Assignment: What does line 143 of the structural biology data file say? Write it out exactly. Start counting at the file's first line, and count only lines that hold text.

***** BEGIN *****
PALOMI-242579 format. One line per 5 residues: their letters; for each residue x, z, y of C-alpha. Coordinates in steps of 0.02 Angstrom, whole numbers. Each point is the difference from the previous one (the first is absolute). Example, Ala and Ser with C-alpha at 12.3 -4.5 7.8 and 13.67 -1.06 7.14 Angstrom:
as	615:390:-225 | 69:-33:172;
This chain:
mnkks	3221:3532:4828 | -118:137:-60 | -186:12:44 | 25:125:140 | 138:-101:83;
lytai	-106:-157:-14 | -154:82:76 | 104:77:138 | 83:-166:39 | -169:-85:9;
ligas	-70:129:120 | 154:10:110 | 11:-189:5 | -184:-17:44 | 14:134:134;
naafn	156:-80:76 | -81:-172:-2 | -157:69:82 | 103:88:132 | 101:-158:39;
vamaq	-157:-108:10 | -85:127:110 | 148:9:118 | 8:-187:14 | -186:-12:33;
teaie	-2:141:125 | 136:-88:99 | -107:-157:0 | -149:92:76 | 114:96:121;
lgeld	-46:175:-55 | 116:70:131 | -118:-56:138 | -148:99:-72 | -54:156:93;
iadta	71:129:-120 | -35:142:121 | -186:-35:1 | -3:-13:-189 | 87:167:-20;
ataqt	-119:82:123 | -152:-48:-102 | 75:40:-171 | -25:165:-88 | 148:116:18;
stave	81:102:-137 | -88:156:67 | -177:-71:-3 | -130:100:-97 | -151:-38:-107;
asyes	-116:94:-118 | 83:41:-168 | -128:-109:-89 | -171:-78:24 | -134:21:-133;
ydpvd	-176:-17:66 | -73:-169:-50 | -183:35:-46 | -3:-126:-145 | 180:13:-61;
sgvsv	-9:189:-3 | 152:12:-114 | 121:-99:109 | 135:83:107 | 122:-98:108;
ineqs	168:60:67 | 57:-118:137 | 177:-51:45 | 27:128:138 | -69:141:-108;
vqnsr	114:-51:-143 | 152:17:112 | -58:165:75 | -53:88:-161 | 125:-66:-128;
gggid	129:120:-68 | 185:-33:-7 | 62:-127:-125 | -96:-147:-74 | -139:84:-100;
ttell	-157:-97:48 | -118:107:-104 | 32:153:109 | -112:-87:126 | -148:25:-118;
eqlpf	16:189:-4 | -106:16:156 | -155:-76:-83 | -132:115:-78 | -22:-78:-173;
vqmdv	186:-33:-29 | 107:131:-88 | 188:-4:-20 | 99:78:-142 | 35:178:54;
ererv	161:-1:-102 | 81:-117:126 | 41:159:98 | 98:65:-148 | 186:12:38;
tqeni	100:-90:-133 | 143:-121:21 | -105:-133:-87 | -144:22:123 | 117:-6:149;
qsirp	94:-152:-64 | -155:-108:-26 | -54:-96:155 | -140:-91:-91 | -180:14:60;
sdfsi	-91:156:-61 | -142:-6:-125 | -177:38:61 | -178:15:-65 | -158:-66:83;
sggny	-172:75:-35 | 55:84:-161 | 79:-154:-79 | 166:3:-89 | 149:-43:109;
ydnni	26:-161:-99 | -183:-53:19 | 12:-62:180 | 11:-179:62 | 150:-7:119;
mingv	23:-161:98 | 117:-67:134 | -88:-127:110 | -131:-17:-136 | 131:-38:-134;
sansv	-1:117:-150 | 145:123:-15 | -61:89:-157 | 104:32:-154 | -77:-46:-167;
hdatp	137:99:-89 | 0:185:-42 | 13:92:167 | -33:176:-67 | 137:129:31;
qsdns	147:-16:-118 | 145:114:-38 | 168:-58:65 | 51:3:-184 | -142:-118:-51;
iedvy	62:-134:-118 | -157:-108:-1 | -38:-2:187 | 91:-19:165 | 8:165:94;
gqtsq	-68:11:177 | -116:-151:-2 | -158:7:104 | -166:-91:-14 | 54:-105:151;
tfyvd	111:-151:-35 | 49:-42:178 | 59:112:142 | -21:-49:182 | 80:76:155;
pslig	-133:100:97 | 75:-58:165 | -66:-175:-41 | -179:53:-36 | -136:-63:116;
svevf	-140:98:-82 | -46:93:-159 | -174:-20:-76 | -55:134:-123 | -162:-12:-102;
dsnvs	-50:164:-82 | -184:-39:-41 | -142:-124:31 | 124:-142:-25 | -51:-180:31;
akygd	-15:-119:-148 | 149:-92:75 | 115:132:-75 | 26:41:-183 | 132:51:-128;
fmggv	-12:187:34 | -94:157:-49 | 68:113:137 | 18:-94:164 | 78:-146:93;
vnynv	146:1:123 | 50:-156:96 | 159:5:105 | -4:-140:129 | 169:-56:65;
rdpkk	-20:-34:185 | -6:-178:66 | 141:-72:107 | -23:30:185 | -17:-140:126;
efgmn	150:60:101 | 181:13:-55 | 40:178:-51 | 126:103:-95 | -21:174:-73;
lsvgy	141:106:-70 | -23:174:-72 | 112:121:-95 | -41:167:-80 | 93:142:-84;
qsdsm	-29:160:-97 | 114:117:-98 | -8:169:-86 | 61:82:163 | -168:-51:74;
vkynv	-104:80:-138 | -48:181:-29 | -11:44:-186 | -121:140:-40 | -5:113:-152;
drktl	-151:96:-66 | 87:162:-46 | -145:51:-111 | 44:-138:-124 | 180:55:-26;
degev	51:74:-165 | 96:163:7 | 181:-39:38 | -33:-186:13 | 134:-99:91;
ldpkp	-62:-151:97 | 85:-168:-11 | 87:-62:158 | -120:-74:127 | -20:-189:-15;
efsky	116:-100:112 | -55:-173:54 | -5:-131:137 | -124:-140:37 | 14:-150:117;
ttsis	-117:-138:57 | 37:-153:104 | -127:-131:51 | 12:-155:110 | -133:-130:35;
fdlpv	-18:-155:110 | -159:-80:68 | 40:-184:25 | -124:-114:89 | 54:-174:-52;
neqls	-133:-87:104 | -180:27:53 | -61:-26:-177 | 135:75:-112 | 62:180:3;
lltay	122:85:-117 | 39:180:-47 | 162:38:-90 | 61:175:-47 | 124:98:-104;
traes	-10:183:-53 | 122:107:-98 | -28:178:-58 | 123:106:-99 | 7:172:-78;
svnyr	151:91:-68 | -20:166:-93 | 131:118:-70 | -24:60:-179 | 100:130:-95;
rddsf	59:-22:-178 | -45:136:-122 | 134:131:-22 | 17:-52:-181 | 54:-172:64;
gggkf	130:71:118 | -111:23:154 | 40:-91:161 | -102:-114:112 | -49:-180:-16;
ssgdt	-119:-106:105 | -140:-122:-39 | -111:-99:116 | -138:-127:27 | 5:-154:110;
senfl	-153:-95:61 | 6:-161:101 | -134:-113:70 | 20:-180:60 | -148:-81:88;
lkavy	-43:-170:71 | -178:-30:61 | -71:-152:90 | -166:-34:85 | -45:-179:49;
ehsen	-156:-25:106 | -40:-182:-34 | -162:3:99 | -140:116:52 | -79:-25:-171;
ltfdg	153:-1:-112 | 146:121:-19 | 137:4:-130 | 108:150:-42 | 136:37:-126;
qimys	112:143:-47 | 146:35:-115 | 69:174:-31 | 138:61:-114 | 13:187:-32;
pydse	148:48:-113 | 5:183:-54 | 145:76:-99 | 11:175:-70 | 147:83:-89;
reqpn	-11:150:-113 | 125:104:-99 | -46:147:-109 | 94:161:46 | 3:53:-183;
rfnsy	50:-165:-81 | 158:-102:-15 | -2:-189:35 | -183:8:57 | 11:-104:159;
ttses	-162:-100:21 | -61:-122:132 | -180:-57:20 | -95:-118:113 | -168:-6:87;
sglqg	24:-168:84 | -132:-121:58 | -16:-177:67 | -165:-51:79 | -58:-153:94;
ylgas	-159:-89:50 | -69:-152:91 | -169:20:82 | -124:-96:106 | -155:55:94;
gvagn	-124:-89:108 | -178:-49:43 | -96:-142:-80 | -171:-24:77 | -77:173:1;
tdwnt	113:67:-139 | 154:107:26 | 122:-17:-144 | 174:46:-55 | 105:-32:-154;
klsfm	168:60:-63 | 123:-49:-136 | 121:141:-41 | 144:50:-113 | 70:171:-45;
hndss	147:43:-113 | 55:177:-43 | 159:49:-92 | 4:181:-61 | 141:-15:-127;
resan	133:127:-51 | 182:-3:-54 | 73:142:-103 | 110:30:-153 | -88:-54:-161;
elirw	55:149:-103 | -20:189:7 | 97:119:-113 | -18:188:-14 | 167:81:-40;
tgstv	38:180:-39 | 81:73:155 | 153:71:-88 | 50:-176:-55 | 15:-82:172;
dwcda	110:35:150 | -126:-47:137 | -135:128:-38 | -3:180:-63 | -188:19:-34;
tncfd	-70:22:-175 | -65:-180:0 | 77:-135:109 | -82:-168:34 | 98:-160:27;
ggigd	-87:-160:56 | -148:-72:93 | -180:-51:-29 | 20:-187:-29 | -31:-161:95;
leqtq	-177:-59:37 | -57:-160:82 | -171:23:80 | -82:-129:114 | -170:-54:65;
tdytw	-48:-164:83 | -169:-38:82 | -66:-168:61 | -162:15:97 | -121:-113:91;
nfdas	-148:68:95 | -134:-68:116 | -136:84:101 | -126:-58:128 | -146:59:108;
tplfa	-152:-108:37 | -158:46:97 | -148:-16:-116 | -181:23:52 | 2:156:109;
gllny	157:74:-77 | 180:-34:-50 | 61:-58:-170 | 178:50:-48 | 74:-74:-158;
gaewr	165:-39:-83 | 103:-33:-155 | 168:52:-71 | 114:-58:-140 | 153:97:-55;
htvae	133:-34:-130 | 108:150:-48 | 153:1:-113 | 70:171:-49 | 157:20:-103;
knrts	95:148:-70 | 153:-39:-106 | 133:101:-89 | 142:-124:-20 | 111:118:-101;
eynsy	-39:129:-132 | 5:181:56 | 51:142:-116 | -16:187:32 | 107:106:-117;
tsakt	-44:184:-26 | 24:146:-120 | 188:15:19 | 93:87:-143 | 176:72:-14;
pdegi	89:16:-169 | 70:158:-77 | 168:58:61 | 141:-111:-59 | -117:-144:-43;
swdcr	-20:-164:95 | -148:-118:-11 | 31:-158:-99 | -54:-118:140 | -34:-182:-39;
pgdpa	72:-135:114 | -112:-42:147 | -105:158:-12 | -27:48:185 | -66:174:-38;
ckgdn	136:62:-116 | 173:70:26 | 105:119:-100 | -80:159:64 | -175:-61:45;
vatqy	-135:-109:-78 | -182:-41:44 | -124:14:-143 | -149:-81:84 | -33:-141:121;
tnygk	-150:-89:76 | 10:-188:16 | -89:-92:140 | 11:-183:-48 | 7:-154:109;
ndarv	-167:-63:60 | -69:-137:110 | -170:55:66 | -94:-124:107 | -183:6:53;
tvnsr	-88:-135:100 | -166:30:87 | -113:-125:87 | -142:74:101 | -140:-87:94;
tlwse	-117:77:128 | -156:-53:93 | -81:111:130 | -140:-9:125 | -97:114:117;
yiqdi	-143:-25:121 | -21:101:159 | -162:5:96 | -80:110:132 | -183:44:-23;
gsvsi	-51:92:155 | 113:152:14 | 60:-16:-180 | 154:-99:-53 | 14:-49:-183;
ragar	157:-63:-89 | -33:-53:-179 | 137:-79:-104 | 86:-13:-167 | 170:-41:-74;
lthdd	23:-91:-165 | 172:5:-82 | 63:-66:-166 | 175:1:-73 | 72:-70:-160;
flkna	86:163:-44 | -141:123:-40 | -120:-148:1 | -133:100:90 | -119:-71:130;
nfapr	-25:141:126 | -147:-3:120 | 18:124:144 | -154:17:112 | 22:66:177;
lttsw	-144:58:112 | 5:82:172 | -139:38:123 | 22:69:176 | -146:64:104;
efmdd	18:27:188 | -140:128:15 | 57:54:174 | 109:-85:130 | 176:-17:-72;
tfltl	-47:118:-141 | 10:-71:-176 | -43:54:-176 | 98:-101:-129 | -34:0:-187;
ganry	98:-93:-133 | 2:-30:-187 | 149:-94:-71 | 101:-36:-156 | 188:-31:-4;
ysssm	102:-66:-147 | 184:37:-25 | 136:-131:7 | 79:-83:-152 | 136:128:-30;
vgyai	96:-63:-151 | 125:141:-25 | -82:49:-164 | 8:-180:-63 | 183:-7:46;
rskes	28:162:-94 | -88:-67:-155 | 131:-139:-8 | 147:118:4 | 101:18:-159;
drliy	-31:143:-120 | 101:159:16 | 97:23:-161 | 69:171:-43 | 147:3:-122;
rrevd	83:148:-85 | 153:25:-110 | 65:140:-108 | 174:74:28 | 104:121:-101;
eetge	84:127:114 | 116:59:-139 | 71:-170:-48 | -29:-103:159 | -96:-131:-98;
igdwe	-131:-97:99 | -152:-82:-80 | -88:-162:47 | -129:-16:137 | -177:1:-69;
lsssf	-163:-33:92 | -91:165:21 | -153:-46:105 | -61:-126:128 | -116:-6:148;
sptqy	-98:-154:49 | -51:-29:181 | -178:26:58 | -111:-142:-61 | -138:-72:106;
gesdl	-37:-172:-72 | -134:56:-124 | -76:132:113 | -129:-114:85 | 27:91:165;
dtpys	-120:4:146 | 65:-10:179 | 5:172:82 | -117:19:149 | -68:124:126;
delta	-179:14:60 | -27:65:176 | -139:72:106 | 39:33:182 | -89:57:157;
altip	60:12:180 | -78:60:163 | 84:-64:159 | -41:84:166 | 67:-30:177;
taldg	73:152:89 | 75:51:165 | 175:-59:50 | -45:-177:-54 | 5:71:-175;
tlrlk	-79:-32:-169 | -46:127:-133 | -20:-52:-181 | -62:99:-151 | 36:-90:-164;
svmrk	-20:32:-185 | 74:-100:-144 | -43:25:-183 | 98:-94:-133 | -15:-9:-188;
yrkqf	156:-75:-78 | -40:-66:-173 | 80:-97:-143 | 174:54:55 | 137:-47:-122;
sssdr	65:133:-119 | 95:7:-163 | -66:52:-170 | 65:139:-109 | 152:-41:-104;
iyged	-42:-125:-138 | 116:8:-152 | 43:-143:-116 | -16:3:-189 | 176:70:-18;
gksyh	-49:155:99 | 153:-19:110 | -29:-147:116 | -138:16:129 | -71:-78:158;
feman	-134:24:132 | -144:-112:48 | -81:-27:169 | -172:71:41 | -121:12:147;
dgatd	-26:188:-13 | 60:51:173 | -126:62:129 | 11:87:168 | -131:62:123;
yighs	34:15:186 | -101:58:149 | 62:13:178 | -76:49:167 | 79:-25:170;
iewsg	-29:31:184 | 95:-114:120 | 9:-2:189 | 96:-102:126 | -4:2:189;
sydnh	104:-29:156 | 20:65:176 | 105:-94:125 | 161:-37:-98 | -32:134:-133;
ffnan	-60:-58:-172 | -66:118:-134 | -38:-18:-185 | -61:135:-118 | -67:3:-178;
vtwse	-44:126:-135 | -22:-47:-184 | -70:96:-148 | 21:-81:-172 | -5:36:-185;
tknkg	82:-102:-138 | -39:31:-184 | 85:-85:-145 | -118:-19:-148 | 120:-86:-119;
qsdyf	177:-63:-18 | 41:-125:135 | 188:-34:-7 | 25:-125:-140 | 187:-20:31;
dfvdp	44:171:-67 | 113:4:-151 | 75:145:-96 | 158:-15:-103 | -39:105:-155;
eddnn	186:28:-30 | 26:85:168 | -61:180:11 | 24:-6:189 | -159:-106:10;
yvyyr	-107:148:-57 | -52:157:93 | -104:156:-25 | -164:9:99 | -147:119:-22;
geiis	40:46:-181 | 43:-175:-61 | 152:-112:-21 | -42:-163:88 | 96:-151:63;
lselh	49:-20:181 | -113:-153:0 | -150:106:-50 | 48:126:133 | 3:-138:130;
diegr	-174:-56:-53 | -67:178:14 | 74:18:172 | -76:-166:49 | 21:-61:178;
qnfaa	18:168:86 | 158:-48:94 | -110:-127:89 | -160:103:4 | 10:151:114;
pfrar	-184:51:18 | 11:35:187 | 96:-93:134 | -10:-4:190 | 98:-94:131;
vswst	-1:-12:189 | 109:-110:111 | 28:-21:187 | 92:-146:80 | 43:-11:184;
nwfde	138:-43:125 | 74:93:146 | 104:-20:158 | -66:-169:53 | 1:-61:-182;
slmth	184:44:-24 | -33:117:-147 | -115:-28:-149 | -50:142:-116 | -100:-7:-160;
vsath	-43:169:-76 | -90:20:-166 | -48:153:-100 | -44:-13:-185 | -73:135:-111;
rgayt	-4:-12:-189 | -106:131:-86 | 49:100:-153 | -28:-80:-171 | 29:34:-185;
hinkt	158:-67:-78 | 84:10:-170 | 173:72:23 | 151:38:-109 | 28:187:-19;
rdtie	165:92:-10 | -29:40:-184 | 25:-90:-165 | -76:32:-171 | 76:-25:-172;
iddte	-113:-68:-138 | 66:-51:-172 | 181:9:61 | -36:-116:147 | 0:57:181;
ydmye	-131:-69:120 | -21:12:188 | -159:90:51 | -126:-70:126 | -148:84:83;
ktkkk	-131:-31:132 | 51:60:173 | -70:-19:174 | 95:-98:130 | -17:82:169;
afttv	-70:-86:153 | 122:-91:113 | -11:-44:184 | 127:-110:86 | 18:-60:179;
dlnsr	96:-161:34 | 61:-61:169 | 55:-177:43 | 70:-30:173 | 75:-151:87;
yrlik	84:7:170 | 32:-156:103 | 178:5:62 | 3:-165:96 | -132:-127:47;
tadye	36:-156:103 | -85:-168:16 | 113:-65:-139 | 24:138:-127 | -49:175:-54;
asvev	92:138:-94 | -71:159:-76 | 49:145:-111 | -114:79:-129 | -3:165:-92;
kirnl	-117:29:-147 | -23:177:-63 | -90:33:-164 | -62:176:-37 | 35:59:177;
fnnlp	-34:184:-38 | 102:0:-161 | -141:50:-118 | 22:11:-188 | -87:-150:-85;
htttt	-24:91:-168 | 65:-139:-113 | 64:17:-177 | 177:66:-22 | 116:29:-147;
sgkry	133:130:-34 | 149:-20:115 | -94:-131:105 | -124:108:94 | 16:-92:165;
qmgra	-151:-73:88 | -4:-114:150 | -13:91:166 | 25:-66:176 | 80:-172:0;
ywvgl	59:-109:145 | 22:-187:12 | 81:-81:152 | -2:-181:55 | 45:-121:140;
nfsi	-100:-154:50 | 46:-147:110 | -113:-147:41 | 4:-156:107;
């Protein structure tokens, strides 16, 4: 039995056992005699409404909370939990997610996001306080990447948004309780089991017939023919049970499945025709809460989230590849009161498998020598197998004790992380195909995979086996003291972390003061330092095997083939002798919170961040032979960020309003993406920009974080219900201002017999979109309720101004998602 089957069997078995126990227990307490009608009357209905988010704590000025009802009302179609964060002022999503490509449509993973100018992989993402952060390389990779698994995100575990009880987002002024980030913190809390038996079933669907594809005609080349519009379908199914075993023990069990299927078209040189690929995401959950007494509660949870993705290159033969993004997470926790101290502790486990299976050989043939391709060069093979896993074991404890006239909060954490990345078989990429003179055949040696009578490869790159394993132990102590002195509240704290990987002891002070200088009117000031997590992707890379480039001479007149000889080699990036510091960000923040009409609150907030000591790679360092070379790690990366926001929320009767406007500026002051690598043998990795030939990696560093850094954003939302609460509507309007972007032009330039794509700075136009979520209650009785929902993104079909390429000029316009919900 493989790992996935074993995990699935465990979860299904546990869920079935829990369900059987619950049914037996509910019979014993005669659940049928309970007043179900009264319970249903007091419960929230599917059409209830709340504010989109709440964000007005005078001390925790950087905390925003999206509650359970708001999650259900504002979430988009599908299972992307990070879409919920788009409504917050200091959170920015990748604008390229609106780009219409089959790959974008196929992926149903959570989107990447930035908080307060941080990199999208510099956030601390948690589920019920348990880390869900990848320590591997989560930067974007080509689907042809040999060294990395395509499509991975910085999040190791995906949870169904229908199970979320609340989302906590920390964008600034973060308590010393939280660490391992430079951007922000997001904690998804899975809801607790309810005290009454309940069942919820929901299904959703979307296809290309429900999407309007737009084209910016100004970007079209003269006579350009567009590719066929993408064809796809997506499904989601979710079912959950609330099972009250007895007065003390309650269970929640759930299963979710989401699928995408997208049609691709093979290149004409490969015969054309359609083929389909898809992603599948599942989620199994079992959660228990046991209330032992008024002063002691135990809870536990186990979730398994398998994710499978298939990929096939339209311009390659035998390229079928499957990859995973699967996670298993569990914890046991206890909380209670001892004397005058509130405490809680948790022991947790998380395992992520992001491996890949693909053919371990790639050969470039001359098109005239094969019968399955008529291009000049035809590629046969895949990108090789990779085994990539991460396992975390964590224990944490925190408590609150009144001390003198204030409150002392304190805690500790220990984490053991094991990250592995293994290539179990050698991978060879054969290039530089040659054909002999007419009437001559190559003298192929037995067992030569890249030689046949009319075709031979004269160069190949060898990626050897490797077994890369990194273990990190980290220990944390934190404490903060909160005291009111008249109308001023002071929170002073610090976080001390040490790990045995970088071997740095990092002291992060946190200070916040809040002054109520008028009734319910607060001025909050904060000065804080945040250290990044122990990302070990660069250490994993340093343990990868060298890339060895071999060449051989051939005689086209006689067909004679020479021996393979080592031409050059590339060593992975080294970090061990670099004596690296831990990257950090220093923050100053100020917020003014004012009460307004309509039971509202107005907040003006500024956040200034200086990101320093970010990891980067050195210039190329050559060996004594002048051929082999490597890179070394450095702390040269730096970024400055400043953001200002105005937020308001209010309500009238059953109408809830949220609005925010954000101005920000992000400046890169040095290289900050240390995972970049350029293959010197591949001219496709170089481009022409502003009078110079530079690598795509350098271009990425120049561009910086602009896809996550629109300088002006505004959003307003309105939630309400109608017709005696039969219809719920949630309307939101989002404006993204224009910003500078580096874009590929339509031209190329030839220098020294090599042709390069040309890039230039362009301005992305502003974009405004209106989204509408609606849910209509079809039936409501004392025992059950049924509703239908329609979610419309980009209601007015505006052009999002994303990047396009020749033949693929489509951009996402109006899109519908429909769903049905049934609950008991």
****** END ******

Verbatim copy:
lselh	49:-20:181 | -113:-153:0 | -150:106:-50 | 48:126:133 | 3:-138:130;